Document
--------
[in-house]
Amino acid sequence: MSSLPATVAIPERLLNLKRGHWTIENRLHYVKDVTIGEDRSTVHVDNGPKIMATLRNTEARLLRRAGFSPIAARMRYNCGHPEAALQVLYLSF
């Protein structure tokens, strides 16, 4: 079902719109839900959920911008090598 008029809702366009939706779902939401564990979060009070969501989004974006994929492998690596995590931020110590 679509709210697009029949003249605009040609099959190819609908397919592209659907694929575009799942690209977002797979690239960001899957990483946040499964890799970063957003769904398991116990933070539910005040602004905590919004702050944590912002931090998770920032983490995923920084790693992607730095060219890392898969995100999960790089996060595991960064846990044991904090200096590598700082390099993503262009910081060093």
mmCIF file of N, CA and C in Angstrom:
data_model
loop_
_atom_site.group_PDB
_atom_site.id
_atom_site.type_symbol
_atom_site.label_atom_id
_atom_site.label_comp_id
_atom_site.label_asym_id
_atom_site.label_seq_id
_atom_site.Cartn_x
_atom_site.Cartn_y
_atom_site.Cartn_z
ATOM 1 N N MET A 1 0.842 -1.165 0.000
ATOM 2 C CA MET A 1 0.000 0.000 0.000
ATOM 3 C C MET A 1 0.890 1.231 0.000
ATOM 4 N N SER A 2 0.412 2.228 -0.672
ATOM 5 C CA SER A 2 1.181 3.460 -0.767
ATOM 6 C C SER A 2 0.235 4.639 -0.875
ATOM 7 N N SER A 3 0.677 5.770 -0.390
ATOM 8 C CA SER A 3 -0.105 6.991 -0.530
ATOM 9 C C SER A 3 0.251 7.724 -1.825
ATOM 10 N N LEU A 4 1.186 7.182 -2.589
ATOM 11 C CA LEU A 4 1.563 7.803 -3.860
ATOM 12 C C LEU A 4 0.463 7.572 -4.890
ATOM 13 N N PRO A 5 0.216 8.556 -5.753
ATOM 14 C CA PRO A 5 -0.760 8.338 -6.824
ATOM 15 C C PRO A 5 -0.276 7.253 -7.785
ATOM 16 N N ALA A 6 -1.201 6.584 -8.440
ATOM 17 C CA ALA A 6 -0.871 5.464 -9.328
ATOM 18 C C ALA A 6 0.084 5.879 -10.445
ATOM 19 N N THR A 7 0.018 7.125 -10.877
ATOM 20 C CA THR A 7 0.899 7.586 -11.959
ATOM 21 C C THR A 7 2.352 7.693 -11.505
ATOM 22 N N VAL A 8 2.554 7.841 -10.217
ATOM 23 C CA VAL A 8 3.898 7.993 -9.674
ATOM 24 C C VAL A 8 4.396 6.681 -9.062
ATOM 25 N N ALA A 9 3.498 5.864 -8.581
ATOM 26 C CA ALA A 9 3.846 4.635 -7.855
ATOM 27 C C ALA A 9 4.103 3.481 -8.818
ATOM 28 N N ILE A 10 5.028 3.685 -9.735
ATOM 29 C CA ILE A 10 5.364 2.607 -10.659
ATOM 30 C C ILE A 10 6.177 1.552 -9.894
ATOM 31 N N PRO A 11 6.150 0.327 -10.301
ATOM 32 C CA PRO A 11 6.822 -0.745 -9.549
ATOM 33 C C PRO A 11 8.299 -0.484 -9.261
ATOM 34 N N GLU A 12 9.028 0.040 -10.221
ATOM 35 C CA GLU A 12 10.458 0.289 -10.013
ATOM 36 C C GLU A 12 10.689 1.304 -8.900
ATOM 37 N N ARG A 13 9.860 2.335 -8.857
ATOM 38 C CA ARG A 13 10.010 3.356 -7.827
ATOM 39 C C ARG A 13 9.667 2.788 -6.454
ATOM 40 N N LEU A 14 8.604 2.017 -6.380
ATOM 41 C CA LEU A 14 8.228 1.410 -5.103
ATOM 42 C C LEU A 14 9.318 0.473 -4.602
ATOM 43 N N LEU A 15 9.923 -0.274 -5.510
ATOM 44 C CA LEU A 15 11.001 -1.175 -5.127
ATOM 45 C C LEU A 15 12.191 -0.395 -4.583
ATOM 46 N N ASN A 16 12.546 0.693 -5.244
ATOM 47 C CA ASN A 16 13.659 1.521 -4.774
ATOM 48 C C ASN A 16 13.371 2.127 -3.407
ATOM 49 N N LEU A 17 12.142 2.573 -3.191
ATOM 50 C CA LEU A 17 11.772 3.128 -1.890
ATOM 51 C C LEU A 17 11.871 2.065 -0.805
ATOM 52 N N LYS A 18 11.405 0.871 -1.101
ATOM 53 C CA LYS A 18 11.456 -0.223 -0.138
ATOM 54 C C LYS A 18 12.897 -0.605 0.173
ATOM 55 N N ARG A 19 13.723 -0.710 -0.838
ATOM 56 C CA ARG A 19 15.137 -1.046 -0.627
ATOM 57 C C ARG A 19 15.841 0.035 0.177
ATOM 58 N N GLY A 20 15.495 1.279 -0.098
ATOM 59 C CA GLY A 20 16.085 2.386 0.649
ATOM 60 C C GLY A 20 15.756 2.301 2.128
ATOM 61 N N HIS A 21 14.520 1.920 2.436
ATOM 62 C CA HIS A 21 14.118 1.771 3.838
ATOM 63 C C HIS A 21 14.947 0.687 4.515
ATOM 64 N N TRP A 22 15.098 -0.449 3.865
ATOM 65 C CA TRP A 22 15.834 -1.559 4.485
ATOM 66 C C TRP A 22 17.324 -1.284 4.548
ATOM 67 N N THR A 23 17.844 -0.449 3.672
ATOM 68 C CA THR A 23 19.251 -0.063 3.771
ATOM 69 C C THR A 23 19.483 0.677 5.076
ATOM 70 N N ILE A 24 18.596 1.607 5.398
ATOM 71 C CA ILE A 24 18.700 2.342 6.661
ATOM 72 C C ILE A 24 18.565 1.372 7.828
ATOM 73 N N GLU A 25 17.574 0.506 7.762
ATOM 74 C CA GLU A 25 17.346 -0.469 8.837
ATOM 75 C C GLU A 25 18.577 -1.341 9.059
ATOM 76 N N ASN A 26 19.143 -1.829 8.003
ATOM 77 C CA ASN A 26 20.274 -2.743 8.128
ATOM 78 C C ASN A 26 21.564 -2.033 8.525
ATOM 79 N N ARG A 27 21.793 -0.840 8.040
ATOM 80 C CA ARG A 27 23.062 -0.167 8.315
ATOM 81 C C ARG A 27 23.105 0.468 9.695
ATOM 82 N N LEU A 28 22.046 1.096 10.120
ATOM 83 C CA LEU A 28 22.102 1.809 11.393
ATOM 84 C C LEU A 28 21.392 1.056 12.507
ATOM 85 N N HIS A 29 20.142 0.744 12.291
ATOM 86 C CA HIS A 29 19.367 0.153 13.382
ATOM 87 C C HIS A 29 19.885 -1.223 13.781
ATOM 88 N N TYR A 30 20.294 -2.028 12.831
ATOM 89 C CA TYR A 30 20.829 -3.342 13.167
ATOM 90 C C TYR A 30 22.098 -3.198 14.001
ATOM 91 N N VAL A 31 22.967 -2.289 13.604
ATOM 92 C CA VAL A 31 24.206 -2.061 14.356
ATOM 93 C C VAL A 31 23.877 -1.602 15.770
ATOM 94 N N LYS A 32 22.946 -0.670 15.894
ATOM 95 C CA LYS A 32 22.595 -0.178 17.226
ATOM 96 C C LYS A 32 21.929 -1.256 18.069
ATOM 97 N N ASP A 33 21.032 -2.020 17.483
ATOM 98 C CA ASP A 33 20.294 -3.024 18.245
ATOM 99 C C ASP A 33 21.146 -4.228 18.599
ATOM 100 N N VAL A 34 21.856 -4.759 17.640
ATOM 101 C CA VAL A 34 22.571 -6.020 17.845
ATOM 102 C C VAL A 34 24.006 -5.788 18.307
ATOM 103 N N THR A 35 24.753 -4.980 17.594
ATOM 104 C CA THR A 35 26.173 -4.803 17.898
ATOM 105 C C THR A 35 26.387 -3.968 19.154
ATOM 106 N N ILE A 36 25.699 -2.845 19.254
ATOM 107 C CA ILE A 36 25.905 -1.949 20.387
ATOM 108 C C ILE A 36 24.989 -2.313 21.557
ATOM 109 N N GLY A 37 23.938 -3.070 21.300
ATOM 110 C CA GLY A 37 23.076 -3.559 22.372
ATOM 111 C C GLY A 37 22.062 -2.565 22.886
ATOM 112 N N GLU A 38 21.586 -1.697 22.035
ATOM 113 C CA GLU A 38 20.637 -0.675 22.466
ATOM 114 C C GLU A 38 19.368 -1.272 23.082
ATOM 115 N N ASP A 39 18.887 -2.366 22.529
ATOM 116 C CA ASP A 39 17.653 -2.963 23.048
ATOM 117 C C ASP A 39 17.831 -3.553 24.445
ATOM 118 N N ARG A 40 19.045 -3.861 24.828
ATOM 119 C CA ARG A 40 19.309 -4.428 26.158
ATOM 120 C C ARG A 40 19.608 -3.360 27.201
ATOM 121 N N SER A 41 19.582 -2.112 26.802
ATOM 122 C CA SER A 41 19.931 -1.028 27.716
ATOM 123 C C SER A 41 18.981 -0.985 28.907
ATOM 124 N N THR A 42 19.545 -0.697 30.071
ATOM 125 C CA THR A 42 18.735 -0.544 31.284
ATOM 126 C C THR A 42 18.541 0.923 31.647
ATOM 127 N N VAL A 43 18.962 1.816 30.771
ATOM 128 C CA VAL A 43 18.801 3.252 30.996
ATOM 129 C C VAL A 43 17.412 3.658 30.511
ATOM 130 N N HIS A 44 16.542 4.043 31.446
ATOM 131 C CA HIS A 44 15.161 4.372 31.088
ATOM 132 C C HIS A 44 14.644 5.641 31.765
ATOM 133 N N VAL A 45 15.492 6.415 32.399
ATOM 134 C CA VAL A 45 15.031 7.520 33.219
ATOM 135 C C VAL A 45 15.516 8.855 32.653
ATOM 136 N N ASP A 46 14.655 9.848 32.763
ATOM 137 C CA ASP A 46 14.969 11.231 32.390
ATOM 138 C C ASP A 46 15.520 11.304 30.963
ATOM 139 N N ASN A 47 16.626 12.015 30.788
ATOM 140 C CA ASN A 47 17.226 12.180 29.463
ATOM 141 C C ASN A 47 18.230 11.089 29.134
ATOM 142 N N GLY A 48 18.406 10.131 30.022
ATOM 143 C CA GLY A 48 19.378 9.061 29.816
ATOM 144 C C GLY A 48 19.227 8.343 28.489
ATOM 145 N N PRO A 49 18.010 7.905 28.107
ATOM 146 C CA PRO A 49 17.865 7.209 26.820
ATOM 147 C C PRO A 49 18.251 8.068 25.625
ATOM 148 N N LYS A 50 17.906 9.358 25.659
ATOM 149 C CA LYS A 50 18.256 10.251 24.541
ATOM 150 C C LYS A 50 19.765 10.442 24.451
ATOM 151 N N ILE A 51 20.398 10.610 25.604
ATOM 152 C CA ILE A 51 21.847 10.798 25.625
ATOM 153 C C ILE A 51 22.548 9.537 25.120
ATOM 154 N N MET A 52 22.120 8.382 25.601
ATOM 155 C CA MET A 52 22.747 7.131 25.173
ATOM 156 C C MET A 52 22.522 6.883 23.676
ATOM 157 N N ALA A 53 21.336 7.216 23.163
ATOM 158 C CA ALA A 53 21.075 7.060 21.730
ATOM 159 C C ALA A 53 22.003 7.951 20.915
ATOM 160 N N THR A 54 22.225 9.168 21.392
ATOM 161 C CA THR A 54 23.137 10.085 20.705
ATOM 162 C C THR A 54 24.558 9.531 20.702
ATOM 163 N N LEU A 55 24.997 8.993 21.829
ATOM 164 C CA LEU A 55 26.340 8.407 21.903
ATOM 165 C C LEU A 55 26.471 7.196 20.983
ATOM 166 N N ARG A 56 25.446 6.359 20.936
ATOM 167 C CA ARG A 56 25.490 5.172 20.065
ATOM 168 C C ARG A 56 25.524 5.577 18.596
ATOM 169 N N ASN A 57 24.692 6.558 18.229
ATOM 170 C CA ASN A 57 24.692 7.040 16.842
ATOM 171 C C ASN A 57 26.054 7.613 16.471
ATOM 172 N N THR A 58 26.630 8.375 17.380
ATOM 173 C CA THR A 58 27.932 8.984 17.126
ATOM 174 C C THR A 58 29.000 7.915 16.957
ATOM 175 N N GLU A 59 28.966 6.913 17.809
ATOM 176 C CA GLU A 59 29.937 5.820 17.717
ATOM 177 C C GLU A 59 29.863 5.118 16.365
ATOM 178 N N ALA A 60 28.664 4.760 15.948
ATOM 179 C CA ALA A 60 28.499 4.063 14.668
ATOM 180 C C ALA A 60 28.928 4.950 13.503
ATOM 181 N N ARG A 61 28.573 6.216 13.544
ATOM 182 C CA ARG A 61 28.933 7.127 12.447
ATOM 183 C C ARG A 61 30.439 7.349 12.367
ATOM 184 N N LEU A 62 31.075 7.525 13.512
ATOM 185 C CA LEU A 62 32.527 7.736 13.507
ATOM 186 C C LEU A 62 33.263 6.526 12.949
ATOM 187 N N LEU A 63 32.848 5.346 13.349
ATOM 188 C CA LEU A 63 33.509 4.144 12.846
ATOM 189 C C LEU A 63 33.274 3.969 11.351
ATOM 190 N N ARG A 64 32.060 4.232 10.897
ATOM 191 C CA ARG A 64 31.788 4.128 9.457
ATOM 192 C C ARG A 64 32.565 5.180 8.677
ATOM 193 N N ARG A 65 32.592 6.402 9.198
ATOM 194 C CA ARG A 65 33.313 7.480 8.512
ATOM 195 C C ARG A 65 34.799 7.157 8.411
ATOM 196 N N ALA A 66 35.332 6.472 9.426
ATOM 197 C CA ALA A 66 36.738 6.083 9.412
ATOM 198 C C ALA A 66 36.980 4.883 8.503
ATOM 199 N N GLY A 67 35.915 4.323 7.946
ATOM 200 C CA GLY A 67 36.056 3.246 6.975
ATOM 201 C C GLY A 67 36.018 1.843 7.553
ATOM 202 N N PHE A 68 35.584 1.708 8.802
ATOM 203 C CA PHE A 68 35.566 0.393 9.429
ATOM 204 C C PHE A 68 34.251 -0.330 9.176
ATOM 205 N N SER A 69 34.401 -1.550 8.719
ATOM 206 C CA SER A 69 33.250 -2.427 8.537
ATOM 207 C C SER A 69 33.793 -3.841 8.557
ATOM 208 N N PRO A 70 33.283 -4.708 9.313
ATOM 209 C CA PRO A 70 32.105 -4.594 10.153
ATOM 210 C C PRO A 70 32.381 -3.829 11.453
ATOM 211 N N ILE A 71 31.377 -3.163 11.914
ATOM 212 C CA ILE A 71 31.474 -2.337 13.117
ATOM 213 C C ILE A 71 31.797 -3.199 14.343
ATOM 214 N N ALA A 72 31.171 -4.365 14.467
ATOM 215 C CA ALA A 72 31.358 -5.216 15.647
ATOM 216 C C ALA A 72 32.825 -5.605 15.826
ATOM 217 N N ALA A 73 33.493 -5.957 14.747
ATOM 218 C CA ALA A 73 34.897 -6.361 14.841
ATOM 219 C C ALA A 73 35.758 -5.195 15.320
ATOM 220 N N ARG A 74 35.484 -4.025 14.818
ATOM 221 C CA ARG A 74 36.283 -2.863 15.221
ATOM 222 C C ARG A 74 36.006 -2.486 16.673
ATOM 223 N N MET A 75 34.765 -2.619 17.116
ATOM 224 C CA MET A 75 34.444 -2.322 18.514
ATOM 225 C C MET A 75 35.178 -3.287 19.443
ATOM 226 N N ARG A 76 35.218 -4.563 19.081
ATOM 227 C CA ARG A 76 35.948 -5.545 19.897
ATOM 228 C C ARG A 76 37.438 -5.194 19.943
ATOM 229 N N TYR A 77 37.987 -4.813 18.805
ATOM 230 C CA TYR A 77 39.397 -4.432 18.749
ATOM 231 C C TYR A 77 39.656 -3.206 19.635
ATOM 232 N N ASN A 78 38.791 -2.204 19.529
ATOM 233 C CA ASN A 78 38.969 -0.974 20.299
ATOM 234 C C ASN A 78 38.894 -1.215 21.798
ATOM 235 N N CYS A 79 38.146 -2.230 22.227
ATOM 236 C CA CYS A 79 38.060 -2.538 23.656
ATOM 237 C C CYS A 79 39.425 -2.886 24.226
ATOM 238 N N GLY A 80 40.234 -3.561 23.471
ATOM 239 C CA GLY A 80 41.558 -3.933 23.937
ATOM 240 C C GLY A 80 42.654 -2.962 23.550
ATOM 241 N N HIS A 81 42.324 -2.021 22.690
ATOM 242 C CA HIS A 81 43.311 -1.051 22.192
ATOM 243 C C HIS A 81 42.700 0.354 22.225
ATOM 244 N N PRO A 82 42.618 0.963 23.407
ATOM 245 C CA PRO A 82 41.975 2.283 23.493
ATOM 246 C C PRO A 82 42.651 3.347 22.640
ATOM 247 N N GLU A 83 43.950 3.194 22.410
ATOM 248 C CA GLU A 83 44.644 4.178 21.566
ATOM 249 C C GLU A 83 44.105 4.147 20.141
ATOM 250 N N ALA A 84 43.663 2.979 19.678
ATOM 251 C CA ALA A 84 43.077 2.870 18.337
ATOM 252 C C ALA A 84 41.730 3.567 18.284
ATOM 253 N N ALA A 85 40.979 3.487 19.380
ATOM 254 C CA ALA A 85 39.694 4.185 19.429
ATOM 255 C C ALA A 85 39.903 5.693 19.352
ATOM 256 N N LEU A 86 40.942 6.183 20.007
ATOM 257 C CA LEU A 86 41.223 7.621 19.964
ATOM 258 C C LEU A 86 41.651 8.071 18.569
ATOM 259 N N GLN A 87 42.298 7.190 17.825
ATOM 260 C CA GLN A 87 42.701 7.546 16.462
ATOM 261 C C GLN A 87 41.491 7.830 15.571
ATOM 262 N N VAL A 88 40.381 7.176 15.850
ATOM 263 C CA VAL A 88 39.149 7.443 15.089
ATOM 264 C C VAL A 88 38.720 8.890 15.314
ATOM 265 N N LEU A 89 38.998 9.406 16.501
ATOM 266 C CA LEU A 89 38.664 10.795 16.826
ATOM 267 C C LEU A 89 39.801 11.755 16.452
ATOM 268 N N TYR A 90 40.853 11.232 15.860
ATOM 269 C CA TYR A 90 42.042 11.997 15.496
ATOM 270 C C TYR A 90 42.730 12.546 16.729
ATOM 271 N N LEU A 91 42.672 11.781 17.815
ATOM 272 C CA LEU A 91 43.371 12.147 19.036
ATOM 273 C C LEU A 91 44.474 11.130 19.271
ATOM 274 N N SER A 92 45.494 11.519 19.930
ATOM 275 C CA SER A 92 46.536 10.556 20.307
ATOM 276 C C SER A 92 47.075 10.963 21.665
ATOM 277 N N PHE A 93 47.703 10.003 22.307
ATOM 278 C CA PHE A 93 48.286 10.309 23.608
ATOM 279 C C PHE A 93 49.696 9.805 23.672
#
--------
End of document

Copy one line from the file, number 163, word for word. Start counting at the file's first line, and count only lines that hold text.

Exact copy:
ATOM 147 C C PRO A 49 18.251 8.068 25.625